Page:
I'm working on problems from the third edition of "Linear Algebra Done Right" by Sheldon Axler. In Section 2.A there is the following problem (problem #6):

Suppose $v_1$, $v_2$, $v_3$, $v_4$ is linearly independent in $V$. Prove that the list $v_1-v_2,v_2-v_3,v_3-v_4,v_4$ is also linearly independent.

This begs the question: What is the general solution to this problem? In other words, given a list of m linearly independent vectors $v_1,...,v_m$, define $w_i\in$ span ($v_1,...,v_m$). What are the necessary and sufficient conditions so that $w_1,...,w_m$ is also linearly independent?

I feel uncomfortable with this problem because I can't see it clearly. It seems like its a hidden combinatorial exercise in this book. Linear Independence seems harder to verify the greater the value of $m$. I'm not even sure that my intuition is right and so I would appreciate any feedback.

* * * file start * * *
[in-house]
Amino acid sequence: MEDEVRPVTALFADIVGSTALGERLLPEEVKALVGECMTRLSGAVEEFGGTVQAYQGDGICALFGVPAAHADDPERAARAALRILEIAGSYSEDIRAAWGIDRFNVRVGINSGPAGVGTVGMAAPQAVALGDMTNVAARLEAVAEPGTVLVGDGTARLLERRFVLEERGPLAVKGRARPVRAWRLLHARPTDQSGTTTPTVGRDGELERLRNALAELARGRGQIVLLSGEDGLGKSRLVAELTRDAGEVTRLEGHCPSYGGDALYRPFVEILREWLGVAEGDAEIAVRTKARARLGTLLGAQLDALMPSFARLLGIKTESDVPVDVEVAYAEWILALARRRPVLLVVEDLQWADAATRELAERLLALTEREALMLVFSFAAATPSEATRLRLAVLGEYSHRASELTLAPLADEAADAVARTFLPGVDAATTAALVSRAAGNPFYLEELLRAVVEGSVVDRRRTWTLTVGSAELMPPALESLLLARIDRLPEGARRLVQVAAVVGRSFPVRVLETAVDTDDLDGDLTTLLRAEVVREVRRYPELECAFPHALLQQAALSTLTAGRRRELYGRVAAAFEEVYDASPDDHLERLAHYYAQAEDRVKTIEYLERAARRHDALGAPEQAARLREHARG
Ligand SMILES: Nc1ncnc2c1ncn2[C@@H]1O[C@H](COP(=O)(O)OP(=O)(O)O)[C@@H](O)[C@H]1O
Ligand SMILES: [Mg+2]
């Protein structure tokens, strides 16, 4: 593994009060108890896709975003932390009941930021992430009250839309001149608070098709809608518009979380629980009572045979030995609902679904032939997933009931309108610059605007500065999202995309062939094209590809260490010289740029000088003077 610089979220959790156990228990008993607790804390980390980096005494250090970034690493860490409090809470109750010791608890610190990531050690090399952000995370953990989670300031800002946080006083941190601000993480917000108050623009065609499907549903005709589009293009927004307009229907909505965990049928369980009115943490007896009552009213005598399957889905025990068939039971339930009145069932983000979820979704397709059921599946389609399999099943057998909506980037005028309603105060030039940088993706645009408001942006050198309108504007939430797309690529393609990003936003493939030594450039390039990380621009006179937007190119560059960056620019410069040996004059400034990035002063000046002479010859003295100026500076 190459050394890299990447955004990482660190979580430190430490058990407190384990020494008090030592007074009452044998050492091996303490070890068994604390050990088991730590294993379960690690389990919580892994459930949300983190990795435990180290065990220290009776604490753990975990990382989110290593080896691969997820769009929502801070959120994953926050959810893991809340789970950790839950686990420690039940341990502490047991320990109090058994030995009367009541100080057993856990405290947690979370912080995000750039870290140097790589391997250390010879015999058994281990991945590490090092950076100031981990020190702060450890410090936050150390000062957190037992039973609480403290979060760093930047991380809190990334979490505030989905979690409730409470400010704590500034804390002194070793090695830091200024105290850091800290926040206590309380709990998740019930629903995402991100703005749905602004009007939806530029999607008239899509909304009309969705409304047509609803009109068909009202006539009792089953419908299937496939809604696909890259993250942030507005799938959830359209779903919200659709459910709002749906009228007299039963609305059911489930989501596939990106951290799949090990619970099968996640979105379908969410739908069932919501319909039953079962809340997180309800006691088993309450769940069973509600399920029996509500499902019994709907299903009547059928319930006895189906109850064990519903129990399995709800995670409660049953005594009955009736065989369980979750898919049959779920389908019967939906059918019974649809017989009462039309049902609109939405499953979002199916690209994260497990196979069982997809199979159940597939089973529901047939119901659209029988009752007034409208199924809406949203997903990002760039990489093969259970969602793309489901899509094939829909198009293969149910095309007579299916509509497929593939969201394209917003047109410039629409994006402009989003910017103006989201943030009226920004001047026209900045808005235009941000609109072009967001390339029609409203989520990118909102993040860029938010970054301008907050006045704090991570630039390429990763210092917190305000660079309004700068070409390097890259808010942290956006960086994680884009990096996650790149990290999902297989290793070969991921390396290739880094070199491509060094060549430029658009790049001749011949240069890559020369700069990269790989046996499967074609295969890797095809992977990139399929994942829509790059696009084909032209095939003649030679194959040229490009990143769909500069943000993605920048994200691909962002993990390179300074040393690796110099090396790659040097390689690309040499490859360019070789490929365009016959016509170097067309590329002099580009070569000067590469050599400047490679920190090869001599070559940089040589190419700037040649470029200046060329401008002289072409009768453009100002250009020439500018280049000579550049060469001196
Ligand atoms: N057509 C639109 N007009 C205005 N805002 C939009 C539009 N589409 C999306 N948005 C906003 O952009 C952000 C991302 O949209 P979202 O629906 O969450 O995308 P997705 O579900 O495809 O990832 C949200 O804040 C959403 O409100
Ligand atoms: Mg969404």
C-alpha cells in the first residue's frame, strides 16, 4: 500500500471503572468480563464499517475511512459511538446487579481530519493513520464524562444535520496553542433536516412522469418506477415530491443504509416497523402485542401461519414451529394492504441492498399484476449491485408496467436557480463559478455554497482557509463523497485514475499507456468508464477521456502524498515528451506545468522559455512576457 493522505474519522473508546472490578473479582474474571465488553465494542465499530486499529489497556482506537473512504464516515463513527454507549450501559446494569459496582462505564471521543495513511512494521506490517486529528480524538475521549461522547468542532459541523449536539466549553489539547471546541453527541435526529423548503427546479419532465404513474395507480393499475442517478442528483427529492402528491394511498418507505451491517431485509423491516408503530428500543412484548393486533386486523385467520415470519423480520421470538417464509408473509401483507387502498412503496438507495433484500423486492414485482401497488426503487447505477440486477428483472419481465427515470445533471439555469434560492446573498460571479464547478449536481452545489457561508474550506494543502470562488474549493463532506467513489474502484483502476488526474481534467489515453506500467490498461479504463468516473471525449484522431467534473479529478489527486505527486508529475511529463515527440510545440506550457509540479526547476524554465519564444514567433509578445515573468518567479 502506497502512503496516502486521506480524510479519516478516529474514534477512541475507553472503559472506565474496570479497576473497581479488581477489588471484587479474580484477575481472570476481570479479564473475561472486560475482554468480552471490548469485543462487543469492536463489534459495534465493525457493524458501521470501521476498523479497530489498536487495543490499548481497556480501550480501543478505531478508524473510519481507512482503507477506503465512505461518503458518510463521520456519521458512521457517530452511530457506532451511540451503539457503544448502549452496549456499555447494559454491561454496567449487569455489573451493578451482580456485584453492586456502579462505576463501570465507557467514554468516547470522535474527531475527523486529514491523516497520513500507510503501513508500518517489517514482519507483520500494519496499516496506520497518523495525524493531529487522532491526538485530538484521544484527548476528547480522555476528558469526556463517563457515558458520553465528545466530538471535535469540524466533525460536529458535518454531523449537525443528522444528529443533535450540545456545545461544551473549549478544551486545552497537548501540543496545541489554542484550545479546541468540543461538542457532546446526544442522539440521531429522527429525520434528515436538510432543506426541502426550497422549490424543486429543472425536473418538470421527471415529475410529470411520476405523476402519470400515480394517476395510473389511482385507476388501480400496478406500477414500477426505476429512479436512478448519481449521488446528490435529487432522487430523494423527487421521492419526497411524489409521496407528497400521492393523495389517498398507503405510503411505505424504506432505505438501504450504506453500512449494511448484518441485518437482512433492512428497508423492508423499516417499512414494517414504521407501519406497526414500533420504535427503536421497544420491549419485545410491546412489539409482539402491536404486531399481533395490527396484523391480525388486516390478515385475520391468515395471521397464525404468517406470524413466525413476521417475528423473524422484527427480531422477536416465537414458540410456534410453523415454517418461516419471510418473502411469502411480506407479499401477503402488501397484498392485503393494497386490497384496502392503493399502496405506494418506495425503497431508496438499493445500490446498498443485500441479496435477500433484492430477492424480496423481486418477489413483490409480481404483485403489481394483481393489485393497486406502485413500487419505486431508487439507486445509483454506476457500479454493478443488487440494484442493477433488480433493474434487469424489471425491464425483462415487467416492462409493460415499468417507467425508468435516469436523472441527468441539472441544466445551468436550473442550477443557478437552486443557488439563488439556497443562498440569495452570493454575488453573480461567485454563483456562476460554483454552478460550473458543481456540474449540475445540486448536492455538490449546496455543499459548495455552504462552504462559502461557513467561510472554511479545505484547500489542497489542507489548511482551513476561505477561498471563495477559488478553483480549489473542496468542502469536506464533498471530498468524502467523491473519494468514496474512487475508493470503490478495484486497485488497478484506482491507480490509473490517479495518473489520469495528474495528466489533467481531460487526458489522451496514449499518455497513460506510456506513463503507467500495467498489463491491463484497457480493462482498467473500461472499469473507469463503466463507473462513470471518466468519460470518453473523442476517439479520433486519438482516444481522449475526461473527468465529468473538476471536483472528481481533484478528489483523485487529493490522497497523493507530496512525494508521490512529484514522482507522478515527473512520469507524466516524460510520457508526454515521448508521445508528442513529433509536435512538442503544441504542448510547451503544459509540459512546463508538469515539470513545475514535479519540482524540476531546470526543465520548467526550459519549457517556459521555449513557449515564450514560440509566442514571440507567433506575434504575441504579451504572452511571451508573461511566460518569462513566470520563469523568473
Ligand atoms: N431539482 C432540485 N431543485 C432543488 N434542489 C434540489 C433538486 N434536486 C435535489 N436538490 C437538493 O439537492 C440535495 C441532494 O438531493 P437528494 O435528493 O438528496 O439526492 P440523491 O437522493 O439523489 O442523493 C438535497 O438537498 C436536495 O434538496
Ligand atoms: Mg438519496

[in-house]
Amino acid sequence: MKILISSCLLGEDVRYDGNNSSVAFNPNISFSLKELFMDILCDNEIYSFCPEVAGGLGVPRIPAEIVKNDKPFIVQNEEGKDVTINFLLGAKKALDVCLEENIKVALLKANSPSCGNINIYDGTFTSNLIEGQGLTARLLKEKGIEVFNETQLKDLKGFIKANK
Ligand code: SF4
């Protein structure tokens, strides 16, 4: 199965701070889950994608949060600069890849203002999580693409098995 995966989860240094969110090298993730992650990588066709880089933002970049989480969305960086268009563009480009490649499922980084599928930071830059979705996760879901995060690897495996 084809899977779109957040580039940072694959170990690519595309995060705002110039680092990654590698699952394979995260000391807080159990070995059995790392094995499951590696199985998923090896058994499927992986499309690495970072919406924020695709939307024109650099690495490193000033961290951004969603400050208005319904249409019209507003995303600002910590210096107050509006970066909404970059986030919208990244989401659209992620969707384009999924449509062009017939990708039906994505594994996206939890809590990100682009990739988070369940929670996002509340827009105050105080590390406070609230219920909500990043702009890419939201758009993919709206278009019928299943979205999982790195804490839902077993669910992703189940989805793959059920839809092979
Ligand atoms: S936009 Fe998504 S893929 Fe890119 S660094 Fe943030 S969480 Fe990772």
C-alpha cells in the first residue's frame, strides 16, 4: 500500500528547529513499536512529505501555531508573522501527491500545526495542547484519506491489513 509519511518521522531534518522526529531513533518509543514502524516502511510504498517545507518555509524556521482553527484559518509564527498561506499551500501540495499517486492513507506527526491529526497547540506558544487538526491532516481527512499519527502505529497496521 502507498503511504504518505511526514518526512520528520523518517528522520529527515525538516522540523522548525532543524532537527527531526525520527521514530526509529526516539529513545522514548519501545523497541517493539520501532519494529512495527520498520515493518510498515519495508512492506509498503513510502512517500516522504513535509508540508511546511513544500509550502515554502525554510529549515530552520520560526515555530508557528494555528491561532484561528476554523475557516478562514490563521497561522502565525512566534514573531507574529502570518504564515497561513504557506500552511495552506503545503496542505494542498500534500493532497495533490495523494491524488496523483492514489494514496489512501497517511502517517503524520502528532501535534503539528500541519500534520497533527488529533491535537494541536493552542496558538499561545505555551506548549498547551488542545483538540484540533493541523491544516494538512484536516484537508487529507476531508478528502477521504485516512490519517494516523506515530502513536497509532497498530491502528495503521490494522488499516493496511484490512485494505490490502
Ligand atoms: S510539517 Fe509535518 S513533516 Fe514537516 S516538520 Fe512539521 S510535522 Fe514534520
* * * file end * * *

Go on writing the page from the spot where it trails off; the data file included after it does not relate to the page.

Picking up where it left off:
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    $\begingroup$ Write up the coefficients (coordinates) of each $w_j$ w.r.t. $v_i$ and put these in a matrix. Sufficient and necessary condition is that its determinant is nonzero $\endgroup$ – Berci Jun 20 '18 at 22:25
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    $\begingroup$ One approach would be to let $w_i = c_{1,i}v_1+c_{2,i}v_2+c_{3,i}v_3,\dots,c_{m,i}v_m$ and consider the matrix $\begin{bmatrix}c_{1,1}&c_{1,2}&\dots&c_{1,m}\\c_{2,1}&c_{2,2}&\dots\\\vdots\\&&&c_{m,m}\end{bmatrix}$ and its determinant. $\endgroup$ – JMoravitz Jun 20 '18 at 22:26